Annals of Microbiology 03/2012; 63(1). DOI:10.1007/s13213-012-0445-4 · 0.99 Impact Factor
Available from: Jian Xu
- "d Assuming 7% (w/v) ethanol produced from fermentation in a CBP system (Lynd et al., 2008). e Lee et al. (1999). f Larsson et al. (2000). "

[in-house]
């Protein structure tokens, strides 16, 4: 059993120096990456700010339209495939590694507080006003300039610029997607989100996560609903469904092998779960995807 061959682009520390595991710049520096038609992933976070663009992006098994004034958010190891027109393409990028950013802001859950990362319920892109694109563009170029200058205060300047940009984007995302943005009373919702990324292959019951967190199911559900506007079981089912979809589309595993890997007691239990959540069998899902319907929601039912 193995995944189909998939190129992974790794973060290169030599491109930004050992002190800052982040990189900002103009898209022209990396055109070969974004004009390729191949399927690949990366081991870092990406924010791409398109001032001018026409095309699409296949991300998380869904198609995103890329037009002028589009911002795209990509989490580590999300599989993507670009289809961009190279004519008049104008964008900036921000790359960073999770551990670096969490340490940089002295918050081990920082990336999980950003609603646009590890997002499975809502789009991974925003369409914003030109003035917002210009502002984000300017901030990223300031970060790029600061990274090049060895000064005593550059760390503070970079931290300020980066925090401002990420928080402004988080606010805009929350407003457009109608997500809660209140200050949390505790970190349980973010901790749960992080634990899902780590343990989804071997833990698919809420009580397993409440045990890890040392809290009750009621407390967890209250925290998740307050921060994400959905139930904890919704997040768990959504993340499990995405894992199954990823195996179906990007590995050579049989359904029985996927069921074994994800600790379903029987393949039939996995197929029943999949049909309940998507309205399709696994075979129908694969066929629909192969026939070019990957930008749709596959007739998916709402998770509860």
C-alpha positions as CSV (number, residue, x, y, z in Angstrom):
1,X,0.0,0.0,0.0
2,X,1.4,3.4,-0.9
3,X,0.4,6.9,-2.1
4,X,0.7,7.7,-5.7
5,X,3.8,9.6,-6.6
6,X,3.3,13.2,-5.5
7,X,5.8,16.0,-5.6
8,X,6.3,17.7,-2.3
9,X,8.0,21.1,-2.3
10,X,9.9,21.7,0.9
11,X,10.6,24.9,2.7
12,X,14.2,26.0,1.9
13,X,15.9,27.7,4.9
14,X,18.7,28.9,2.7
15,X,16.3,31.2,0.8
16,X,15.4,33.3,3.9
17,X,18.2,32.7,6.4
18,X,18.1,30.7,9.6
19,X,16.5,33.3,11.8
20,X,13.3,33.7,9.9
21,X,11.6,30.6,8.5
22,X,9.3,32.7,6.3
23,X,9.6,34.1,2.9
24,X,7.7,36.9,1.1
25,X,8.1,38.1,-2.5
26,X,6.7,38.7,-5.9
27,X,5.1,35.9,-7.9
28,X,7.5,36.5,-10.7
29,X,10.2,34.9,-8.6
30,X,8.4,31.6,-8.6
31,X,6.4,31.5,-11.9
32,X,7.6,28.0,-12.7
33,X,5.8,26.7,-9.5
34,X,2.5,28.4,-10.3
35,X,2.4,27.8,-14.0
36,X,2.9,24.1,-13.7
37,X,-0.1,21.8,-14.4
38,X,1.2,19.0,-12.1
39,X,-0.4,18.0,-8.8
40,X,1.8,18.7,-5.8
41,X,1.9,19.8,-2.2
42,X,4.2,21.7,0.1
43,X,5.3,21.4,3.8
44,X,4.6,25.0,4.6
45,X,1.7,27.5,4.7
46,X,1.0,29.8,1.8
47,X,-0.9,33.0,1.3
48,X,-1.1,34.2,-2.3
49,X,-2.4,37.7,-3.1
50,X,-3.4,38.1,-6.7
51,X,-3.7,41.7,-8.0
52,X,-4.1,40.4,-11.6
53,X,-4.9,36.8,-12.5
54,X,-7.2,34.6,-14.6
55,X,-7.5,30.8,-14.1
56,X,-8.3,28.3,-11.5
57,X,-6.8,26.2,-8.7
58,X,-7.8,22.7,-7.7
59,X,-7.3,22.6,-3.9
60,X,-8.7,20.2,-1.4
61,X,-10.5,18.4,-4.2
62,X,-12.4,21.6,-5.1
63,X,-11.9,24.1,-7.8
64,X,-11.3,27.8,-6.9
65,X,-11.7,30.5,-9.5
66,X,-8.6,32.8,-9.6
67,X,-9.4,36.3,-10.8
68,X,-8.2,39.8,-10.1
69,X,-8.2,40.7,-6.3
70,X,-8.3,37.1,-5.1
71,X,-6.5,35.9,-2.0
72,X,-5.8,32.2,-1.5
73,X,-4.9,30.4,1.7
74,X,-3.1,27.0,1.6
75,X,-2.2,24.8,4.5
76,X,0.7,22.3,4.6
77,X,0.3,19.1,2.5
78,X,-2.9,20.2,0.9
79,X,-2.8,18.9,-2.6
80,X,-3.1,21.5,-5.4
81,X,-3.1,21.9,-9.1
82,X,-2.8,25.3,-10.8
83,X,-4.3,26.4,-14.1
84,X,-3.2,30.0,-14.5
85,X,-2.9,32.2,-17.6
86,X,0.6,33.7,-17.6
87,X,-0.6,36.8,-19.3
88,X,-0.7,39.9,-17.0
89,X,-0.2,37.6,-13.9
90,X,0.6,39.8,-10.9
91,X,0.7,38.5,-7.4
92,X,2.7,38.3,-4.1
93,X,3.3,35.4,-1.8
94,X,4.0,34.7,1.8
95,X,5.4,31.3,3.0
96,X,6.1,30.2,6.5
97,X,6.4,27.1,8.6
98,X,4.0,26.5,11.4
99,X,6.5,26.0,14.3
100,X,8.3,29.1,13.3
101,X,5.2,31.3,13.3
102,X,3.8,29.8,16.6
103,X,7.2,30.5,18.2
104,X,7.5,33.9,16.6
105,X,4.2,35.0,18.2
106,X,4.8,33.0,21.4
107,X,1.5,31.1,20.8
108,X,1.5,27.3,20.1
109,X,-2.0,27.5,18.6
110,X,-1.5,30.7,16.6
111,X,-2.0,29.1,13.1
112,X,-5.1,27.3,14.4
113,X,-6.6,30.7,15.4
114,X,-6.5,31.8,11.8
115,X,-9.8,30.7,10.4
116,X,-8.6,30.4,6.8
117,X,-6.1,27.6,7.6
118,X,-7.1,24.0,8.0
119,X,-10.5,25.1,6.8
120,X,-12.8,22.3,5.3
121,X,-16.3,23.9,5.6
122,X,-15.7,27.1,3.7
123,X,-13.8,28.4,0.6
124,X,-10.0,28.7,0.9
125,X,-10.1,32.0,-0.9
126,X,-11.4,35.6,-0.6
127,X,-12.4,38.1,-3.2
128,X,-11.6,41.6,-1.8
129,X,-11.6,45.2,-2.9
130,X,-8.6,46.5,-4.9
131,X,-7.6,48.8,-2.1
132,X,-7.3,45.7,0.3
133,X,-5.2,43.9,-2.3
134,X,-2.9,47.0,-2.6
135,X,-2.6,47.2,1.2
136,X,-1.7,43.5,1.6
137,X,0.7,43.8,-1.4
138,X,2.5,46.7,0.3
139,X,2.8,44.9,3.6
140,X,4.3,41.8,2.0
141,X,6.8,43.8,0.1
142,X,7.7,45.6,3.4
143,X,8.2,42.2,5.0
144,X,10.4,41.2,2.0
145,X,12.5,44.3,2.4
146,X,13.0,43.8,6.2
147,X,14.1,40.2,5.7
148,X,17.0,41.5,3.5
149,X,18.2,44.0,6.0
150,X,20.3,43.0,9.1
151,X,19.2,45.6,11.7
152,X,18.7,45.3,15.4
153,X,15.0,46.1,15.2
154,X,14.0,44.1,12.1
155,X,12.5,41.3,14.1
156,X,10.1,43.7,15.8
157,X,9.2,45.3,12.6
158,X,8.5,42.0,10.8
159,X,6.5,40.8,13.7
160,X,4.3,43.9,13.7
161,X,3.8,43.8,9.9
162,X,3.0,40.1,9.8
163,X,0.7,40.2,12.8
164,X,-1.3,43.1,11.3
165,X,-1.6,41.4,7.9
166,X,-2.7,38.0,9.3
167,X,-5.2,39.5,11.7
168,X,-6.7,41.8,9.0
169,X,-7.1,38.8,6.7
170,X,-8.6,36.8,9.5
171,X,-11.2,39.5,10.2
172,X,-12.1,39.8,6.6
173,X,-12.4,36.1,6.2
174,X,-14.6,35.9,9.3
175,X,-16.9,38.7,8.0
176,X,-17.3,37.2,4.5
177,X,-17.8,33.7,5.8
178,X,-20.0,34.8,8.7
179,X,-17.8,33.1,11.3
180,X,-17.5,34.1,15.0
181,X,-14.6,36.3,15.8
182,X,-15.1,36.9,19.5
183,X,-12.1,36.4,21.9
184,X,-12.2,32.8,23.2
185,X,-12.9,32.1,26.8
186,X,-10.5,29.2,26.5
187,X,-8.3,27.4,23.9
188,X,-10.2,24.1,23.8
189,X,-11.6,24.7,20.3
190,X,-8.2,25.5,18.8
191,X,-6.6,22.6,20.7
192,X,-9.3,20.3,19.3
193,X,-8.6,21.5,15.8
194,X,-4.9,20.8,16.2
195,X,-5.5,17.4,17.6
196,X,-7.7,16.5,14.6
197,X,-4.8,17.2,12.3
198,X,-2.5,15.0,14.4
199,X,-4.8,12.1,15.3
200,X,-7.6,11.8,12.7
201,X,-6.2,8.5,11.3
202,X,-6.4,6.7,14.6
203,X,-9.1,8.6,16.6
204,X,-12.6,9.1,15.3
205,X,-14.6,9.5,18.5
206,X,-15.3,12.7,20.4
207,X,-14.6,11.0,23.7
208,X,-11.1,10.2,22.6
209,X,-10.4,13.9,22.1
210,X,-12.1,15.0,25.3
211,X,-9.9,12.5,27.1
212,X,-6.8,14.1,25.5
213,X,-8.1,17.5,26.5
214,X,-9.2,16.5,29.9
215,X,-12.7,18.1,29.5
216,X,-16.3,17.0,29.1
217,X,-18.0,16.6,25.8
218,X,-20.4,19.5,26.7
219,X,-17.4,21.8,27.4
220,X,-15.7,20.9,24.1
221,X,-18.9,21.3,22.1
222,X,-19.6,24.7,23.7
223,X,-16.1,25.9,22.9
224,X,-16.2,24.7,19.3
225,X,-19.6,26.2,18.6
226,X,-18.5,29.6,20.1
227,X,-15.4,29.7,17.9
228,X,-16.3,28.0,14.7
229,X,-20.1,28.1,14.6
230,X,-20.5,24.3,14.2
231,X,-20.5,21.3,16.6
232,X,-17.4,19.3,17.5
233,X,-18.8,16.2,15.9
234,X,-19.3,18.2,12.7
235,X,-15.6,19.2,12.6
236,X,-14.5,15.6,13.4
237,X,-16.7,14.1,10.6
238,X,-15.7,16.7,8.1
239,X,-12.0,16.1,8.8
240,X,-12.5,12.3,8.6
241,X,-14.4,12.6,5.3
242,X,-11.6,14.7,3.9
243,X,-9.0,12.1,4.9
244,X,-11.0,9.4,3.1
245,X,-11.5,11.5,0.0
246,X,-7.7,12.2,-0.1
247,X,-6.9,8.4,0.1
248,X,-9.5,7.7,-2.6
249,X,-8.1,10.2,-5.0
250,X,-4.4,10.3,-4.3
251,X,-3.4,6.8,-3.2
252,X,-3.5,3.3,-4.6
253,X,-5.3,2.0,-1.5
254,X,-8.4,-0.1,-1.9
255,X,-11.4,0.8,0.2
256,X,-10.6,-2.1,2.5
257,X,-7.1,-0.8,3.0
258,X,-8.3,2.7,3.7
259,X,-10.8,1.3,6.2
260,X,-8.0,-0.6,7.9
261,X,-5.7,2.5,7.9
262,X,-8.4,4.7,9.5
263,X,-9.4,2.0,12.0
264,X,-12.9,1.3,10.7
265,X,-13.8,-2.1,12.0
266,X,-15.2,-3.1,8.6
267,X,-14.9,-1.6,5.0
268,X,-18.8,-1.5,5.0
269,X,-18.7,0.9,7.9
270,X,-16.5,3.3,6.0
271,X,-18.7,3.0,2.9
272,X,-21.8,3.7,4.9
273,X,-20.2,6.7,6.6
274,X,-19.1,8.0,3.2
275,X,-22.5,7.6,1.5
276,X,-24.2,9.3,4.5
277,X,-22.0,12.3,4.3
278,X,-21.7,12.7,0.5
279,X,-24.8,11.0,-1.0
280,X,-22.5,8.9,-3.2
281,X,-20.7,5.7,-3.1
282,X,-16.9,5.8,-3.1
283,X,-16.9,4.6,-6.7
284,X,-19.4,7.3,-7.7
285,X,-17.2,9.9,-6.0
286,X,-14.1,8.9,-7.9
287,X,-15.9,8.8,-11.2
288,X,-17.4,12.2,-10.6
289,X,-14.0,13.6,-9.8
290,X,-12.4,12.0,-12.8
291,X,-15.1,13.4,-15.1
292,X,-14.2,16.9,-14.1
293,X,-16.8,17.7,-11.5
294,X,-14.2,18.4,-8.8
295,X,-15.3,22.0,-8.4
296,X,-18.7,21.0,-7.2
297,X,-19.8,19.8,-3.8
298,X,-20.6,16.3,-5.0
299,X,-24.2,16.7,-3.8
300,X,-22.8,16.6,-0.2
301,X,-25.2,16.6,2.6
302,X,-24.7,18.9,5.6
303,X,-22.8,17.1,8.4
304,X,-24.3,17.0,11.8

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ABSTRACT: The cellulosome, a multi-subunit protein complex catalyzing cellulose degradation in cellulolytic Clostridium thermocellum, plays a crucial role in Consolidated Bioprocessing (CBP) of lignocellulose into ethanol. Here, activity of cellulosome was tested under varying concentrations of chemical compounds derived from lignocellulose pretreatment and fermentation. We found that, firstly, the cellulolytic activity of cellulosome was actually promoted by formate, acetate and lactate; secondly, cellulosome was tolerant up to 5mM furfural, 50mM p-hydroxybenzoic acid and 1mM catechol. Furthermore, the cellulosome exhibited higher ethanol tolerance and thermostability than commercialized fungal (Trichoderma reesei) cellulase. To probe the implication of these unique enzyme-features, C. thermocellum JYT01 was cultured under conditions optimal for cellulosome activity. This CBP system yielded 491 mM ethanol, the highest level reported thus far for C. thermocellum monocultures. These findings demonstrate the potential advantages of bacterial cellulosome, and provide a novel strategy for design, selection and optimization of the cellulosome-ethanologen partnership.